A rumored flagship mobile device by Microsoft’s which even was confirmed by Microsoft’s CEO “Satya Nadella”. Speaking during an interview with the Australian Financial Review, the he talked about his company redefining the field with the “ultimate mobile device”. More than a year ago, Microsoft executive vice president and chief marketing officer Chris Capossela said the company was working on a “breakthrough” smartphone that would make Apple fans “pause before they buy their 17th iPhone”. No one knows is it still going to come to market or not. If you think about “Apple fans” and “17th iPhone”, Surface Phone can be launched until the end of this year as till iPhone 7 there are only 15 iPhones. iPhone 8 Plus would be going to be the 17th iPhone.
Let’s think about the major reasons for the failure of Windows Phone, it is the lack of third-party app, lack or developer support. The same thing which happened with Surface RT. The question is why there are low developers for it, the answer would be less no of users, but users were less in the first place because there were less app or there are less app because there are less users. This is quite a confusing statement. Summarizing it, both are dependent on each other. It’s kind of loop which you can’t break. Surface RT broke this loop by adapting Intel. This can’t be done with a mobile device as all mobile phone chips have ARM architecture.
There was another rumor, regarding x86 architecture based mobile chip by Intel (Atom). Microsoft’s Surface Phone was dependent to it as this would open the Windows Phone to the enormous list of win 32 app. Intel cancel the project and Surface Phone got delayed. Microsoft once failed with the Surface RT attempt to bring Widows on ARM. They are doing it again on mobiles.
Will History Repeat?
Surface succeeded because it has now support for a vast catalogue of win 32 app. Once reason for loss of billion dollars, Surface is a billion dollar business now. Recently Microsoft topped J.D. Power’s consumer survey in three key areas including internet connectivity, availability of official accessories and the variety of pre-installed applications. Microsoft also beat the iPad when it boiled down to consumer preference for tablet attractiveness, quality of materials and size of the tablet. Mobiles can’t have Intel chips and ARM can’t run win 32 app, or do they.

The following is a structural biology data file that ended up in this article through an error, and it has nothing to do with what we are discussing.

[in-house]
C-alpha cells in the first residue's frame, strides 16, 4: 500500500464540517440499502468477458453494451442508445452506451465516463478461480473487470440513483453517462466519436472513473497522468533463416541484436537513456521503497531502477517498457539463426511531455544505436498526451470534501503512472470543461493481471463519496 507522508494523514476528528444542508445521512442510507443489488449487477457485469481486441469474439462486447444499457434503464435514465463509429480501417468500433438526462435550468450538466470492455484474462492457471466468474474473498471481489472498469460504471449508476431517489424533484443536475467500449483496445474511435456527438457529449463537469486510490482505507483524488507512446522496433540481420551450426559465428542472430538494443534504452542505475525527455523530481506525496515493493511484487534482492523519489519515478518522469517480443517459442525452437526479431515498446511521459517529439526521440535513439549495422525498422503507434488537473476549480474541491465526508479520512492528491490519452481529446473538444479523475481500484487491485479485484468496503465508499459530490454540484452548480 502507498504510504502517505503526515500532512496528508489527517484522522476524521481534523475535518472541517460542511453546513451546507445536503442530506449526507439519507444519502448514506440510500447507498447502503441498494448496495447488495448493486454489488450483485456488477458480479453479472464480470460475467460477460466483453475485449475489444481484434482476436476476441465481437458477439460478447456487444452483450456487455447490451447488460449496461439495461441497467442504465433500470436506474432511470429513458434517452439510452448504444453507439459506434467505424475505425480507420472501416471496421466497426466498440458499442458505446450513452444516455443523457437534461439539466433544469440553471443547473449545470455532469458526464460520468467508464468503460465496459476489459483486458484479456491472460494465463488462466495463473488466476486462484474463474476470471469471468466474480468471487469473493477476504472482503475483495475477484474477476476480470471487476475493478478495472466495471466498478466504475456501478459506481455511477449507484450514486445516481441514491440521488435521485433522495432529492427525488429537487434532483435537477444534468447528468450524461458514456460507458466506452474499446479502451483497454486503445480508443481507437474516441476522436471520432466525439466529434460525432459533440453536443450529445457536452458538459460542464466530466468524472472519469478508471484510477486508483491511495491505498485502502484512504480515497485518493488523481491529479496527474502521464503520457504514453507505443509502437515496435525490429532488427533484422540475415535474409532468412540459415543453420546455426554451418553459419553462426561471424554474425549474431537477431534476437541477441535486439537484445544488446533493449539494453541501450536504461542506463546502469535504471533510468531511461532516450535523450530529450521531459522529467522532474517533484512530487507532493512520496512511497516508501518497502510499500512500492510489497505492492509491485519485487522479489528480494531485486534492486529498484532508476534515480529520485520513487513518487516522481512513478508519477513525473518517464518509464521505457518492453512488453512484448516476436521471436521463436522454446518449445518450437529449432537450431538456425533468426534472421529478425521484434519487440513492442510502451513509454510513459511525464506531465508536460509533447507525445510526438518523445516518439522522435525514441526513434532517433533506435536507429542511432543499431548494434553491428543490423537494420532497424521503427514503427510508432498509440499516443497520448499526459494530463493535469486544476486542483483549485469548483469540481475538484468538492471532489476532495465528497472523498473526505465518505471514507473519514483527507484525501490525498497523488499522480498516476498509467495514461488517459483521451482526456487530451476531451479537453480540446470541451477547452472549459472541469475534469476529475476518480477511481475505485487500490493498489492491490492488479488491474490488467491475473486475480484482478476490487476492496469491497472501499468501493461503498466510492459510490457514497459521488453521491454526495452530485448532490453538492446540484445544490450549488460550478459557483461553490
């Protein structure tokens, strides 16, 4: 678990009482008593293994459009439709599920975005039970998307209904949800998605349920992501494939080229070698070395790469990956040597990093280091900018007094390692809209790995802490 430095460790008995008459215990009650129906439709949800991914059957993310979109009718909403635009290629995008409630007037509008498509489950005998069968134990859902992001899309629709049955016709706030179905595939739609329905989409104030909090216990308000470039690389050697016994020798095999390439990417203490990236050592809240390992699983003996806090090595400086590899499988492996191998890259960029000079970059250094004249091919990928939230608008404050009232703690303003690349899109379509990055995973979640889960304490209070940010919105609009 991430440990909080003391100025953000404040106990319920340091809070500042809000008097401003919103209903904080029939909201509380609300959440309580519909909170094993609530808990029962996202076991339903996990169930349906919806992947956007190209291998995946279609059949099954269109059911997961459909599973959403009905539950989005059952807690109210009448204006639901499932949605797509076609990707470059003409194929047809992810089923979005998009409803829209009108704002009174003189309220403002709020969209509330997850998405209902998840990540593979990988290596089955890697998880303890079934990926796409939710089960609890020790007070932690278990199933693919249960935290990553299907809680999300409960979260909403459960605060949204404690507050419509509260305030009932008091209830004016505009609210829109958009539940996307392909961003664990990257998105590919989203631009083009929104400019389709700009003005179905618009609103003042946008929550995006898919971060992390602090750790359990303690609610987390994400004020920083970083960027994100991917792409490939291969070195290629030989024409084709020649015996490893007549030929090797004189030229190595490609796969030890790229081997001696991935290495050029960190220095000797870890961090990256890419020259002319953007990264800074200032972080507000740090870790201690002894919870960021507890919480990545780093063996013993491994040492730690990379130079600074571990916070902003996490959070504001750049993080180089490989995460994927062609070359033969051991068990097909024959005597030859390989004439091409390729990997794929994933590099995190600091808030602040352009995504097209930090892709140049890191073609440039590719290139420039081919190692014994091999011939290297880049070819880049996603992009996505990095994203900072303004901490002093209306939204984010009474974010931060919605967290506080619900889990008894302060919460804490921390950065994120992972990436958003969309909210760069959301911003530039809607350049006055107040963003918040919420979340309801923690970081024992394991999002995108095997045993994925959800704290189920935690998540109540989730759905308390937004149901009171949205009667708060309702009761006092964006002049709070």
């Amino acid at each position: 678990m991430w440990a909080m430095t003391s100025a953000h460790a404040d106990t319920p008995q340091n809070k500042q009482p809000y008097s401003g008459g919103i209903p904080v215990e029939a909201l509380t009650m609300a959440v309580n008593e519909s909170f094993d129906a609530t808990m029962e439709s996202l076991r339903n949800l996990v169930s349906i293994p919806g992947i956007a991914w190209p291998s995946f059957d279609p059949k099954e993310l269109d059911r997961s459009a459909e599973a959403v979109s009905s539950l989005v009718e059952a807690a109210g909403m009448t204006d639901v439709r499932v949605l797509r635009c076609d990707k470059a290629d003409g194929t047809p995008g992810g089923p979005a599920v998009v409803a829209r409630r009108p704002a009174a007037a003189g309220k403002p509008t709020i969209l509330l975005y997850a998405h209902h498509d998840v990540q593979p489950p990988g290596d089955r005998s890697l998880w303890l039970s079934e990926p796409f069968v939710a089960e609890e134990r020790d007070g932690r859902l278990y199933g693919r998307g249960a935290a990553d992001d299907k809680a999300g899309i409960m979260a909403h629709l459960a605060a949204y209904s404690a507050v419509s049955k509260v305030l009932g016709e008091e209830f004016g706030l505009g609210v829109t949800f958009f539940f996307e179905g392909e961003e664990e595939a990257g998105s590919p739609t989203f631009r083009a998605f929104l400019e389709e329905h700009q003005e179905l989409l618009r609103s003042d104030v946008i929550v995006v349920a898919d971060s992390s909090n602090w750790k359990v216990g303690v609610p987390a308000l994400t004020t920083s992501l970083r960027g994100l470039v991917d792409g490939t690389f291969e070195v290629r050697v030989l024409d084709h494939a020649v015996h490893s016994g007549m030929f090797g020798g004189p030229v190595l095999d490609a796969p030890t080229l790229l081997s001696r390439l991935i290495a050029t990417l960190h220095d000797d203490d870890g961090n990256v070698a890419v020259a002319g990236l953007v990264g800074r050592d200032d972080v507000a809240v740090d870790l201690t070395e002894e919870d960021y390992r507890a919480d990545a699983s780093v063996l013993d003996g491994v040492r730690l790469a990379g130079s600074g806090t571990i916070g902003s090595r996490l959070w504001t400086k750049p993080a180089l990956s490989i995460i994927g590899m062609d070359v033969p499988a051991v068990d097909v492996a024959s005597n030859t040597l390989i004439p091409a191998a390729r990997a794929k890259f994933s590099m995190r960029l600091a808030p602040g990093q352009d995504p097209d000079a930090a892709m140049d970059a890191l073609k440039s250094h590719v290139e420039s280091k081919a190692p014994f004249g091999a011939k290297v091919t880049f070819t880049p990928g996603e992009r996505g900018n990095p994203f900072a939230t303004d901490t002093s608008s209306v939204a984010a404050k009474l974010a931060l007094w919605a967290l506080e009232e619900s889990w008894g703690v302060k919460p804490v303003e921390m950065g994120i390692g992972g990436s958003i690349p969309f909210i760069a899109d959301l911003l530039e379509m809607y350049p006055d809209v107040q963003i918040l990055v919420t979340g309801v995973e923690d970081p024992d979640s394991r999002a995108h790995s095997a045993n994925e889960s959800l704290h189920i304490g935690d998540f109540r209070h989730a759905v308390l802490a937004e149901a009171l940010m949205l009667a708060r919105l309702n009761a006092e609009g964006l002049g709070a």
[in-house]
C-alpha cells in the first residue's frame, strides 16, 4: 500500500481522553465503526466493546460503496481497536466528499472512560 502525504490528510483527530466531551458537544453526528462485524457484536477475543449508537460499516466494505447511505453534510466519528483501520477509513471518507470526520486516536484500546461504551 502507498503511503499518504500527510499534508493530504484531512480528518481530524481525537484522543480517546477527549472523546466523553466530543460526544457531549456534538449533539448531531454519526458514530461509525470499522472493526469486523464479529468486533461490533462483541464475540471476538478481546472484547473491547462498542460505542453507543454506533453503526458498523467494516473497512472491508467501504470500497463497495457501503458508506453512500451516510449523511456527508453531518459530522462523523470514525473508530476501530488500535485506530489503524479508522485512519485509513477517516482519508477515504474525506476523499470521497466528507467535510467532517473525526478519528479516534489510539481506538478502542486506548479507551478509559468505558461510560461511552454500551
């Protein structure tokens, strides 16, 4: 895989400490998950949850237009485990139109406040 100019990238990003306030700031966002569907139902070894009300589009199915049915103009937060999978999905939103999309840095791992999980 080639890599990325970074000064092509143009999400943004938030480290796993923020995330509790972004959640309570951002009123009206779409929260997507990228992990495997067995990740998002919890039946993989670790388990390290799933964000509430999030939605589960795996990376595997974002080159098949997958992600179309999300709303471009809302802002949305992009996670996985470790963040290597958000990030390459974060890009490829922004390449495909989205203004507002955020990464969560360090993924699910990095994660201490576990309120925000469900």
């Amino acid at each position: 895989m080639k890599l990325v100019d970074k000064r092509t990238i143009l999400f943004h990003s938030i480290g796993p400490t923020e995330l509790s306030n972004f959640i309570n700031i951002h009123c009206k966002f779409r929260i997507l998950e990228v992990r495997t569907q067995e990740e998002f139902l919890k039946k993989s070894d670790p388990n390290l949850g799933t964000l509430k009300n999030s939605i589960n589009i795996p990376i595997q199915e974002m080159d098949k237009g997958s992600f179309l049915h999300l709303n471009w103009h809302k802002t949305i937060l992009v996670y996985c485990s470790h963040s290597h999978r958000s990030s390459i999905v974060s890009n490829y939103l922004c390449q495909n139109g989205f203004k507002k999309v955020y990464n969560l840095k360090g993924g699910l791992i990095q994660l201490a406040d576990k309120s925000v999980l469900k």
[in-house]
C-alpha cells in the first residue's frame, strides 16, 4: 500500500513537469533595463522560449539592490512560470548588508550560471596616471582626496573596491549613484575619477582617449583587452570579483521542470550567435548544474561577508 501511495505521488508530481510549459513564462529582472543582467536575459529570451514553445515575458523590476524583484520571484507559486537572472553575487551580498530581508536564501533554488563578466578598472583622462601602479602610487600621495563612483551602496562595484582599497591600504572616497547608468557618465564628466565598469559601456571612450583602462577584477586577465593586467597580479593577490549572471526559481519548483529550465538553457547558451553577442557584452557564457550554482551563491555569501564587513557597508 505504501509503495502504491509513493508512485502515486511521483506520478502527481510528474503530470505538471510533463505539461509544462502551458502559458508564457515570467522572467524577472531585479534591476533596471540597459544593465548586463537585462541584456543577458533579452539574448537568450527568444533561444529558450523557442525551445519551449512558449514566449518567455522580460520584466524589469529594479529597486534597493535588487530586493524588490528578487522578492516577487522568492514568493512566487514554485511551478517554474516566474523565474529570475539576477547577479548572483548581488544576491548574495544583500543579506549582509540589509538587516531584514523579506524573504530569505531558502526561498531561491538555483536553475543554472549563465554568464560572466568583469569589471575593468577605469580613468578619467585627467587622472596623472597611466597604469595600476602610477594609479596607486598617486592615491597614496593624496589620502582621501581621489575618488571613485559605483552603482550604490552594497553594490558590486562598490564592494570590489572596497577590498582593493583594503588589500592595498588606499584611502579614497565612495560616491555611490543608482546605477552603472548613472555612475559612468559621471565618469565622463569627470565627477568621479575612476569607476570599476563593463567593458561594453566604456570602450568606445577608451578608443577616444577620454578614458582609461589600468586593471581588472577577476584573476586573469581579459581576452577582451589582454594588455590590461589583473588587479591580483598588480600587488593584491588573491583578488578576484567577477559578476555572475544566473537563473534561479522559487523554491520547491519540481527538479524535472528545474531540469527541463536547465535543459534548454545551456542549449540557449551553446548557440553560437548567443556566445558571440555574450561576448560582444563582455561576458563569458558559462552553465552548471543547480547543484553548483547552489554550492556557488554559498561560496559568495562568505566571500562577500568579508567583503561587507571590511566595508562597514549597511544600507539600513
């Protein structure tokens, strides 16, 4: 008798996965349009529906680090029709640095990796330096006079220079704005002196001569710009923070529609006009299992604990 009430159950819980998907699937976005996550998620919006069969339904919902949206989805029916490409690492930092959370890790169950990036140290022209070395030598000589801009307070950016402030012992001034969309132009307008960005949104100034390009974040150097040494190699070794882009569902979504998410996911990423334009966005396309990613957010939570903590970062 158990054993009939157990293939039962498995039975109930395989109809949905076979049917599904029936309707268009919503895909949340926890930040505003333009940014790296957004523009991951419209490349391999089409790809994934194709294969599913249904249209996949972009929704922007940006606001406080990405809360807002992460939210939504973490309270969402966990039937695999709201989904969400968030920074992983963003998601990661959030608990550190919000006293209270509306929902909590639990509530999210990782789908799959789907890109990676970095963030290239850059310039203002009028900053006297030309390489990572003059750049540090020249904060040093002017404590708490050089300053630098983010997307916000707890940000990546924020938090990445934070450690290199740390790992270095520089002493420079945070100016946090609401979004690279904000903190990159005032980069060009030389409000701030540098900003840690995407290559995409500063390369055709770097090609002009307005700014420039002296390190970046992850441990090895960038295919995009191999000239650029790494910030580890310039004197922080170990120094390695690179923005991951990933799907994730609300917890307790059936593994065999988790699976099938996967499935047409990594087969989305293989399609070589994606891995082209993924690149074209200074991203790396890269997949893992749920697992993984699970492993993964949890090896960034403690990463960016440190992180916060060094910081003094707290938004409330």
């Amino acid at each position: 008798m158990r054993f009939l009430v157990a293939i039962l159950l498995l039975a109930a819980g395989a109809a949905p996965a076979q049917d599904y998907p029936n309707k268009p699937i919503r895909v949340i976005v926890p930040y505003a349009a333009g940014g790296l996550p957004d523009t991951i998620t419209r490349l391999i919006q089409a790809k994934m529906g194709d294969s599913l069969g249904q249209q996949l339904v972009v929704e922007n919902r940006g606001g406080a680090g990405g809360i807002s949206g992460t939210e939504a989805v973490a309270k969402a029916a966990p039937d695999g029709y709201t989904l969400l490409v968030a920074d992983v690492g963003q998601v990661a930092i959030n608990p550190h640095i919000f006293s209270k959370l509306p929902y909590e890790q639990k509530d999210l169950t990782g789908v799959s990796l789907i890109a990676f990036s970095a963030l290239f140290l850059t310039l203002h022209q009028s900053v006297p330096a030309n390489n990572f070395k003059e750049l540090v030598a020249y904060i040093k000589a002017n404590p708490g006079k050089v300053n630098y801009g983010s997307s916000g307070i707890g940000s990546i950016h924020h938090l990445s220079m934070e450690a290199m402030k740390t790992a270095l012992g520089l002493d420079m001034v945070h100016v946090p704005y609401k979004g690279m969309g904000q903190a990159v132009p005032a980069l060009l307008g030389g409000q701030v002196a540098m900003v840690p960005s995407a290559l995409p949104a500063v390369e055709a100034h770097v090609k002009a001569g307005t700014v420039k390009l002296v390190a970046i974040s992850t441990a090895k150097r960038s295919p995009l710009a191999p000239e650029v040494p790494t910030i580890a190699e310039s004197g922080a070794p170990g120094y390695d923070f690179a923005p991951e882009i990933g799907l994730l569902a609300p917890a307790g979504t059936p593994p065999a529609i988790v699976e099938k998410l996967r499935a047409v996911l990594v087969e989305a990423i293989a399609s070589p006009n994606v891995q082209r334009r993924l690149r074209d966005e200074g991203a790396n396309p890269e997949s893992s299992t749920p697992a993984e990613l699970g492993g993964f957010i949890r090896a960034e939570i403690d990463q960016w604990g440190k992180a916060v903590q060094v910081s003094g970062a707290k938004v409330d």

Microsoft is investing heavily on Windows on ARM concept, which in fact would break their dependency on x86 chip. Microsoft has ported its Windows Server operating system to the Qualcomm Centriq – a 64-bit ARM-compatible server-grade system-on-chip. They have now partnered with Qualcomm to put Windows 10 and Win32 apps on ARM devices. Sources say that partnership is designed around the Snapdragon 835. This would lead Surface Phone to run all the win 32 app. Performance is the major hurdle over here. Emulation doesn’t always gives what we want. Emulation takes an instruction written for an X86 chip, intercepts it, and translates it into the chip’s native instruction set. In practice, emulation can slow the chip’s apparent performance considerably.
These theory arises lots of question. Is emulating Windows 10 on ARM work? Surface Phone would be as powerful as dreamed to be? What about the performance of win 32 app on ARM and many more. To know the answer of these question we just need to wait for the launch of rumored Surface Phone.